Now answer products are on their way. According to a squib in PC Magazine, Microsoft itself is only 2 years away from releasing its next-generation competition to Google, called Answerbot. For an early version of where Microsoft is heading, you might look at Microsoft's Newsbot and Blogbot services, which may be out this year. These new products will not proffer sites where information might appear, as Google and Yahoo! Search and other Web search engines do now. These products will simply answer questions authoritatively — and briefly, if people plan to receive their answers on tiny PDAs. Most likely the answers will come with an option to check the source. Perhaps all users will have to do is right-click, hmm? We could end up looking back on these Google-searching days as a golden era of Web scholarship, where a "greatest generation" of Web users actually took the time to read URLs and select sources.

Nor are the answer products limited to quick, short, factual, "look-up" answers. Reputation monitoring services are the first generation of products coming to commercial release from these tools. Factiva's Reputation Manager, done in partnership with IBM Web Fountain's top-of-the-line text-mining platform, could wipe out half the staff at Fortune 500 competitive intelligence centers. Its six-figure annual subscription price might help motivate such staff reductions. The Factiva service is very sophisticated, building evaluative factors into its assessments. This kind of product intends to achieve the status of an information adviser, not just an information source.

We are moving closer to the realization of the science-fiction dream of computers that can protect one from harm on their own initiative, ones so knowledgeable and nurturing that Will Robinson can sleep in peace until he hears them call. But is it safe to sleep in their digital arms? The sense of safety and security has such appeal that it could lure users into believing without checking, into trusting without monitoring, into acting upon information without verifying its accuracy.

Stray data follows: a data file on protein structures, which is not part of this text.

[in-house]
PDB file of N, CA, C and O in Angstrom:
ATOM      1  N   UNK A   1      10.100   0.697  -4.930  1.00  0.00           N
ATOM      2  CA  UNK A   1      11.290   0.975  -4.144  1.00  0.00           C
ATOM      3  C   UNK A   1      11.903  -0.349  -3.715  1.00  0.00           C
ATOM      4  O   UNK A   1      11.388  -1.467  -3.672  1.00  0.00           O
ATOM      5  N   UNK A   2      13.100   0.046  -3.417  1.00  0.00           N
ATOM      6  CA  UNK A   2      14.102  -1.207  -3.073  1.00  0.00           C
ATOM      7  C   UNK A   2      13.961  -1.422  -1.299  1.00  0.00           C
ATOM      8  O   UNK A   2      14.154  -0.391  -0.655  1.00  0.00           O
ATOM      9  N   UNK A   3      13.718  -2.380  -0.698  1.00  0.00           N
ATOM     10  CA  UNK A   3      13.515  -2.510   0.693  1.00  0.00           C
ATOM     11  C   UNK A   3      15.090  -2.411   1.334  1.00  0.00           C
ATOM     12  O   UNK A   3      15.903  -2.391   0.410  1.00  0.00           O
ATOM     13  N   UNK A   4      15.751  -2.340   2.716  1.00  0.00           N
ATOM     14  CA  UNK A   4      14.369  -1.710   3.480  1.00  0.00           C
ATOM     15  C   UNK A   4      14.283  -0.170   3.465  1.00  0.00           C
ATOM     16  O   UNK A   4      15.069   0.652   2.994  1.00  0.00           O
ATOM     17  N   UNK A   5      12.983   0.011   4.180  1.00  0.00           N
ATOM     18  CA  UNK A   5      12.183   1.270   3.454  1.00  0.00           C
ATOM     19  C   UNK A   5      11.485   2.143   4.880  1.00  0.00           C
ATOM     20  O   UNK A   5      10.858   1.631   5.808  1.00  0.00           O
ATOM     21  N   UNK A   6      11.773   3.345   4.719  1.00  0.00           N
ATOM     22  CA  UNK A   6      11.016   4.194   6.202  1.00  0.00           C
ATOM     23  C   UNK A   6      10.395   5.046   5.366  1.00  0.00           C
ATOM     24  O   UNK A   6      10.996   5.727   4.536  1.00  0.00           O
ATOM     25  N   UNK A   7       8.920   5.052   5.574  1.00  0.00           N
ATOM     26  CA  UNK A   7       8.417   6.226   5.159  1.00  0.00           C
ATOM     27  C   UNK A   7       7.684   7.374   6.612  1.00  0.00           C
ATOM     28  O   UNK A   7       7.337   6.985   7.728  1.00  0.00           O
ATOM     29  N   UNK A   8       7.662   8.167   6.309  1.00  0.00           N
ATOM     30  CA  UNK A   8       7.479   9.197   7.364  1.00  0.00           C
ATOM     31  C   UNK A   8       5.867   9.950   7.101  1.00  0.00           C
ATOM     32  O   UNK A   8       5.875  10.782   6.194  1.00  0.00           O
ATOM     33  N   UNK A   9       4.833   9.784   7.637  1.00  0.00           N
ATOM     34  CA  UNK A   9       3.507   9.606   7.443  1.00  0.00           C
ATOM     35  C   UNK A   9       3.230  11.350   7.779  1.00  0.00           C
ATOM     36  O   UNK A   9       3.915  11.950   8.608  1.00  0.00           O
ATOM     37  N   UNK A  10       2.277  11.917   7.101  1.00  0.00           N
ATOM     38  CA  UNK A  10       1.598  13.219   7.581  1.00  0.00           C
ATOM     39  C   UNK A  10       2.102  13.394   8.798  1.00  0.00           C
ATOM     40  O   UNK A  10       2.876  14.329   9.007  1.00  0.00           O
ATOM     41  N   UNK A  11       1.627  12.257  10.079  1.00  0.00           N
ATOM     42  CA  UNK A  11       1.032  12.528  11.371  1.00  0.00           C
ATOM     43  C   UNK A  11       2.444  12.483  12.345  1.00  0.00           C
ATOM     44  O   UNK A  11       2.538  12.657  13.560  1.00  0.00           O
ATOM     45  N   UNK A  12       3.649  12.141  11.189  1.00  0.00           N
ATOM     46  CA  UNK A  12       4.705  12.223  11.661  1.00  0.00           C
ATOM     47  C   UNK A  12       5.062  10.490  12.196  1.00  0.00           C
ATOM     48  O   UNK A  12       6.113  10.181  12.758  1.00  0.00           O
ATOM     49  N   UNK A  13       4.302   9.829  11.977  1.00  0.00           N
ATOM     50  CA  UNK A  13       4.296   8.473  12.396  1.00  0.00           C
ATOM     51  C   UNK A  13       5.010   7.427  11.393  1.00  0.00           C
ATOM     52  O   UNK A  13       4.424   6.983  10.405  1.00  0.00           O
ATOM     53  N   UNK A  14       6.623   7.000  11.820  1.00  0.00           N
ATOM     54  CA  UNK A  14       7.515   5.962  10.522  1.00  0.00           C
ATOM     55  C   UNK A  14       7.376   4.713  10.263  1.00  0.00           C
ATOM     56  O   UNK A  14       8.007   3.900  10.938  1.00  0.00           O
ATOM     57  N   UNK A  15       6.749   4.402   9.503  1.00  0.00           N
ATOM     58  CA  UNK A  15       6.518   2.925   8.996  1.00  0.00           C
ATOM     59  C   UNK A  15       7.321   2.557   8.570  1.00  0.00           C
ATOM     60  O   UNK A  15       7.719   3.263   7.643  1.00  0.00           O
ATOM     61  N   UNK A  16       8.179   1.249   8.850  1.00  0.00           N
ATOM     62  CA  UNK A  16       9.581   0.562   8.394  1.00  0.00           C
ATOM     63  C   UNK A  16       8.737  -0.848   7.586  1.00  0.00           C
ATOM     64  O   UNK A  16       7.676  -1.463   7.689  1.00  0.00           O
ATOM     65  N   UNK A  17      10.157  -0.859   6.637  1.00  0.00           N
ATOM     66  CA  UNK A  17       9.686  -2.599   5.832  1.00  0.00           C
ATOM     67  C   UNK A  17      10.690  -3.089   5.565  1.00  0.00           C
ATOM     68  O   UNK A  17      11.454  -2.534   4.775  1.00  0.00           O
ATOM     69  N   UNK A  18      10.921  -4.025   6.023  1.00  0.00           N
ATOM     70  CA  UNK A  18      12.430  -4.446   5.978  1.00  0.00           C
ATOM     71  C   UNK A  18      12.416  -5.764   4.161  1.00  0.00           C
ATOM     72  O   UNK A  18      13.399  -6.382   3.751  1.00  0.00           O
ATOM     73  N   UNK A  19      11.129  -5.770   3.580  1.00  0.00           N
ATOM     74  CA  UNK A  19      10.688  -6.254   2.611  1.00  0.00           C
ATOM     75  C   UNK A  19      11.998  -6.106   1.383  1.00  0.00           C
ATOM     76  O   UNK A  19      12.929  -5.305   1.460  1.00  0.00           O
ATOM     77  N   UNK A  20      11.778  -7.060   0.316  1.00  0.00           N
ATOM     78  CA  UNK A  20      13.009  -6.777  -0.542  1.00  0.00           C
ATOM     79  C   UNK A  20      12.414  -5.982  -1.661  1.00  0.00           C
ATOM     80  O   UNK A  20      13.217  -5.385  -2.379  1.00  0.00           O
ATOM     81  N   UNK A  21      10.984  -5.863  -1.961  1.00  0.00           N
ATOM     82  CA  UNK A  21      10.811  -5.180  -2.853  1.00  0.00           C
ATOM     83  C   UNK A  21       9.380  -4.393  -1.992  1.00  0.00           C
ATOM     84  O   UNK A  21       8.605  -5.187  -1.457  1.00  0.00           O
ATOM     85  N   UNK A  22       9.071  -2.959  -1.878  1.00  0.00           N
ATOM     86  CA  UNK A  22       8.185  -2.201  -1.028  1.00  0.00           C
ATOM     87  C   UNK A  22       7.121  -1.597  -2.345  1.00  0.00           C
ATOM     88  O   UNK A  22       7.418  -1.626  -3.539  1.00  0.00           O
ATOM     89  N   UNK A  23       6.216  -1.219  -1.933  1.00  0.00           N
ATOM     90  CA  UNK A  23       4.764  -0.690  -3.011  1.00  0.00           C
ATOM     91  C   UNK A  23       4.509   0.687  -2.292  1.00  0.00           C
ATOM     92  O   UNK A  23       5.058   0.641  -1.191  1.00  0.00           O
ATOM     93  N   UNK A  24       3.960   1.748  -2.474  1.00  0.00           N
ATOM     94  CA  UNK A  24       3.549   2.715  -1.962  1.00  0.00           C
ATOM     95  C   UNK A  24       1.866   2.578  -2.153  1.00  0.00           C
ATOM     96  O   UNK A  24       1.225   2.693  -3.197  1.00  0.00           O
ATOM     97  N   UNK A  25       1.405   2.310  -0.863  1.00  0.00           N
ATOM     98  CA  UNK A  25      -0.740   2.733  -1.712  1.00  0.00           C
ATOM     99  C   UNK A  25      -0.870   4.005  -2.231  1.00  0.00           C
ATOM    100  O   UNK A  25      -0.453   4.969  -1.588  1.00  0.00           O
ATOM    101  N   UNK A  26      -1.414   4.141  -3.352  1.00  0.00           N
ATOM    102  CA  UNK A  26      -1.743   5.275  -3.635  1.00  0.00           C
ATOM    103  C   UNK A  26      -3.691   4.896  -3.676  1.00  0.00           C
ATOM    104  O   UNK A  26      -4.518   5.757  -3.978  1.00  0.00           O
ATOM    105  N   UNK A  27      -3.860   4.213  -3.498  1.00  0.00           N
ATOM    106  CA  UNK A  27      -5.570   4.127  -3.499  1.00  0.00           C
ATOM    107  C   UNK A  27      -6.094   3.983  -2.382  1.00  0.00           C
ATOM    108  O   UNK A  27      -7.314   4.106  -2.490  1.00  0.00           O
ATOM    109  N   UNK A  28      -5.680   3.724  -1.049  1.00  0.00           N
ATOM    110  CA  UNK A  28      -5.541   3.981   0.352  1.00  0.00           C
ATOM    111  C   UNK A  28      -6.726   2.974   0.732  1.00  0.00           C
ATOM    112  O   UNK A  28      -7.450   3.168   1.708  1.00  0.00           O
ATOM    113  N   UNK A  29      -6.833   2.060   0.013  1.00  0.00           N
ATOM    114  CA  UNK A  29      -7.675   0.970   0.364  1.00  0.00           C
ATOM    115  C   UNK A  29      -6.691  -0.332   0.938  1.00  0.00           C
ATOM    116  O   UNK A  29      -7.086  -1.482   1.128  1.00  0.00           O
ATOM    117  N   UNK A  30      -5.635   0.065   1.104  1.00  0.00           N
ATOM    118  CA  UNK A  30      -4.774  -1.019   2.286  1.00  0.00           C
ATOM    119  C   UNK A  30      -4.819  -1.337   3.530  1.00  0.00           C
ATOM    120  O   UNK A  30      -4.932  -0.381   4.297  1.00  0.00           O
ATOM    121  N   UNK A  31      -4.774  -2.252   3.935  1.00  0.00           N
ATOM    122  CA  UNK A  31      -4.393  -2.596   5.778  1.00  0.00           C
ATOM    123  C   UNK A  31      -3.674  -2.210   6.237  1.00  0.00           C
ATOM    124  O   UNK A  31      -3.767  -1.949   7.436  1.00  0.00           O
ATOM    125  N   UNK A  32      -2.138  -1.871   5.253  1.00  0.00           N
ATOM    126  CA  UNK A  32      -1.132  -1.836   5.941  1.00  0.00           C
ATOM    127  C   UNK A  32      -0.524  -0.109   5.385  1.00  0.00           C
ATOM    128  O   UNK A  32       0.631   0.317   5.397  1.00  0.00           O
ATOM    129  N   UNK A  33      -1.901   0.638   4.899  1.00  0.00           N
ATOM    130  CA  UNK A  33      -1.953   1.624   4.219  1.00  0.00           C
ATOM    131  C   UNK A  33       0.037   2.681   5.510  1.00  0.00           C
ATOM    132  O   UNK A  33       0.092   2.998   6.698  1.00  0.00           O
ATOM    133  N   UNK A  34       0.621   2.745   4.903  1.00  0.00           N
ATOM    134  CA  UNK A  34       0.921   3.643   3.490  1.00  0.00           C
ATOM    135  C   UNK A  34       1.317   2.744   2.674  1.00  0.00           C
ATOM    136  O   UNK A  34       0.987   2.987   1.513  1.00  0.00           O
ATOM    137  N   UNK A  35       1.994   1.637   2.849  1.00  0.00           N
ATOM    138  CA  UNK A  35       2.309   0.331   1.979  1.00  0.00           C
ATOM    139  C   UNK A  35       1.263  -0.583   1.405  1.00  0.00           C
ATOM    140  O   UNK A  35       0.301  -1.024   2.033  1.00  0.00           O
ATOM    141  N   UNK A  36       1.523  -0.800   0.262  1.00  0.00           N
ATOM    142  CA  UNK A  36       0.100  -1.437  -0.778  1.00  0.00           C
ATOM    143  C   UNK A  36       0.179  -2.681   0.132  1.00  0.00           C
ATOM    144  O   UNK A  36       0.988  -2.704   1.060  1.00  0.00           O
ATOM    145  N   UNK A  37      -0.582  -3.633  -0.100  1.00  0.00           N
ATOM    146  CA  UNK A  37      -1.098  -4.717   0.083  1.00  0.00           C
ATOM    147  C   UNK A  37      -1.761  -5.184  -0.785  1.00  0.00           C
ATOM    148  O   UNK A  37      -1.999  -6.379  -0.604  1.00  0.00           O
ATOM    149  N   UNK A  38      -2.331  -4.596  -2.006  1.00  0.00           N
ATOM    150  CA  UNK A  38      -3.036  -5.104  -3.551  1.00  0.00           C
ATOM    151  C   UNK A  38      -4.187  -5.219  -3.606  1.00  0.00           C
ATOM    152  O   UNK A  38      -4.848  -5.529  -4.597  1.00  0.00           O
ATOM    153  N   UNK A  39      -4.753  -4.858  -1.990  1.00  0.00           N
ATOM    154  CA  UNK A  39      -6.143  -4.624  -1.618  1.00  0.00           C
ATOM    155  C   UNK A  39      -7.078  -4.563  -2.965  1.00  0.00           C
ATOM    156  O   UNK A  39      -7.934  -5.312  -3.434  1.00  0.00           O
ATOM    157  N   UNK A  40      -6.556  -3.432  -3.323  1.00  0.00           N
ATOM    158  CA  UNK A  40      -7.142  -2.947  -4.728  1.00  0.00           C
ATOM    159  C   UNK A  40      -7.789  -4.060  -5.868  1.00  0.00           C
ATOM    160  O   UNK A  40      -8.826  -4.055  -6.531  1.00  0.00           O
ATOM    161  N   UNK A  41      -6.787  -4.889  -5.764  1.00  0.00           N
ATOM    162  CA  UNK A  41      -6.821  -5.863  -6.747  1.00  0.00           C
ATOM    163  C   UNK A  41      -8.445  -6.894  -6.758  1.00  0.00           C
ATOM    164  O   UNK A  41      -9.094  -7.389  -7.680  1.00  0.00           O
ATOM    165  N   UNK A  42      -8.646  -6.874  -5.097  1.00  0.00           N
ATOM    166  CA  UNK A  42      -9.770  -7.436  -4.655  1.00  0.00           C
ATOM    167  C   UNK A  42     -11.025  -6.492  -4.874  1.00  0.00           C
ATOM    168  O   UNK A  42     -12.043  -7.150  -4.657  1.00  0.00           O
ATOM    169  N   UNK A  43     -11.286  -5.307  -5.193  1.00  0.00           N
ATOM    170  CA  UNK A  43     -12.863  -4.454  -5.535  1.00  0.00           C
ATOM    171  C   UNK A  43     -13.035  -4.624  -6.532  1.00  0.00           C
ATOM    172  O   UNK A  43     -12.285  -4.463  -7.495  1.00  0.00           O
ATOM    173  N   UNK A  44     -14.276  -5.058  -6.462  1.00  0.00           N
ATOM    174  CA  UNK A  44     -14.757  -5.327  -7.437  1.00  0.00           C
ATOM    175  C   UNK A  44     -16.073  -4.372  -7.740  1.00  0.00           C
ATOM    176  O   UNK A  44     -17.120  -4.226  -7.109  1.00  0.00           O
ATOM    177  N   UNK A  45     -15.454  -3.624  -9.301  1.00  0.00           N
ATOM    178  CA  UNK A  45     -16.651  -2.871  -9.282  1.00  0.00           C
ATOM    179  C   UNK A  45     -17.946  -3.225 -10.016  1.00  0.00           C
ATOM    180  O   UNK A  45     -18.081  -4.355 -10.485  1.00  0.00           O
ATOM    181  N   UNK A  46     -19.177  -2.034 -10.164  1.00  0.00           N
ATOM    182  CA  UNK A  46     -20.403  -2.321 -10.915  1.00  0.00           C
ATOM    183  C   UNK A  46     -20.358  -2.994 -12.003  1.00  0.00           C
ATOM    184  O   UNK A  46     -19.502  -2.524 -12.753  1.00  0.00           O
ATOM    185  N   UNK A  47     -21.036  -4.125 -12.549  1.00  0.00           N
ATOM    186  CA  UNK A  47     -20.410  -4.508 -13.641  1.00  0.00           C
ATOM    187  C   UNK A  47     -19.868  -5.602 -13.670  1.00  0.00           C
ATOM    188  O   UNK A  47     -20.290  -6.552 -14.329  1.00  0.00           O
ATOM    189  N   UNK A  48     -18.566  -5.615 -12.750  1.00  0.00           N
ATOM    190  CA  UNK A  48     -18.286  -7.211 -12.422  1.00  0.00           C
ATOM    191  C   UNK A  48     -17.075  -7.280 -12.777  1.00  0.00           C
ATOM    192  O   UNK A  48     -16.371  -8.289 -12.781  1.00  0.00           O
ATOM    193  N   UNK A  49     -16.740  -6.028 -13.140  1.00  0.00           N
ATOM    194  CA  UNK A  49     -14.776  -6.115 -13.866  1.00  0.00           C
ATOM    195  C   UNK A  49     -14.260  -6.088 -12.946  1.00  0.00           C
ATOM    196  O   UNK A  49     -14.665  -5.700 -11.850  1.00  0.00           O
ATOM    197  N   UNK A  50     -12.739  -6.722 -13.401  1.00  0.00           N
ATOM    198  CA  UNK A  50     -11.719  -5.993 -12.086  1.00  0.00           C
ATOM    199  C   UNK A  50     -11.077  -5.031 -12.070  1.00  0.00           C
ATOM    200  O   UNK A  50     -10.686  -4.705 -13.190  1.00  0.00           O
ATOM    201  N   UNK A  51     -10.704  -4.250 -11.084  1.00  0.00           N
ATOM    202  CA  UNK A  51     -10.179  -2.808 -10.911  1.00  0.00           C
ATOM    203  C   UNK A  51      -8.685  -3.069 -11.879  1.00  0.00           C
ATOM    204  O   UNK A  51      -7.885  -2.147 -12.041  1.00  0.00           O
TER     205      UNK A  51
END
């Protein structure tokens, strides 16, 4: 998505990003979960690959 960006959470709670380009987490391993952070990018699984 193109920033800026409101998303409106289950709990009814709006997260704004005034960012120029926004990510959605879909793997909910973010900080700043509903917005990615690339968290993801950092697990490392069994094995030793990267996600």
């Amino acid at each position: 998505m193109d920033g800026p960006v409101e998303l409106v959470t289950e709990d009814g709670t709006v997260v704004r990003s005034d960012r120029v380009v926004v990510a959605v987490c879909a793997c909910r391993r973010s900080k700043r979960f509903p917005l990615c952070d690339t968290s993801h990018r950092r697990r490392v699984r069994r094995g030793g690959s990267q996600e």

Who shall save the innocents? Super Searchers to the rescue! The information professionals serving users must rise to the task of assessing these new services, of separating the wheat from the chaff, of monitoring when the wheat services start switching to the cheaper chaff. Information professionals must also identify new answer product services that could solve client problems effectively and efficiently and promote their adoption vigorously.

How shall we perform this task? First step, we must understand not just the questions, but the questioners. We must know what people will ask and how, what answers they will accept and why, what decisions they will make based on those answers, and whether those answers warrant those decisions. As always, first comes the reference interview, only now, instead of an individual interview with one requester and one request, it becomes an ongoing collection of data on our client base (including the people who could use us but don't).

By the way, the shape and structure of building such a client database is the subject of SCOUG's annual retreat, held in Santa Barbara at the end of July []. If you can't join us there, Searcher will report the results of the meeting in a future issue. And readers can expect to see more and more coverage of the challenges coming from new answer product platforms in future issues.

Barbara Quint's e-mail address is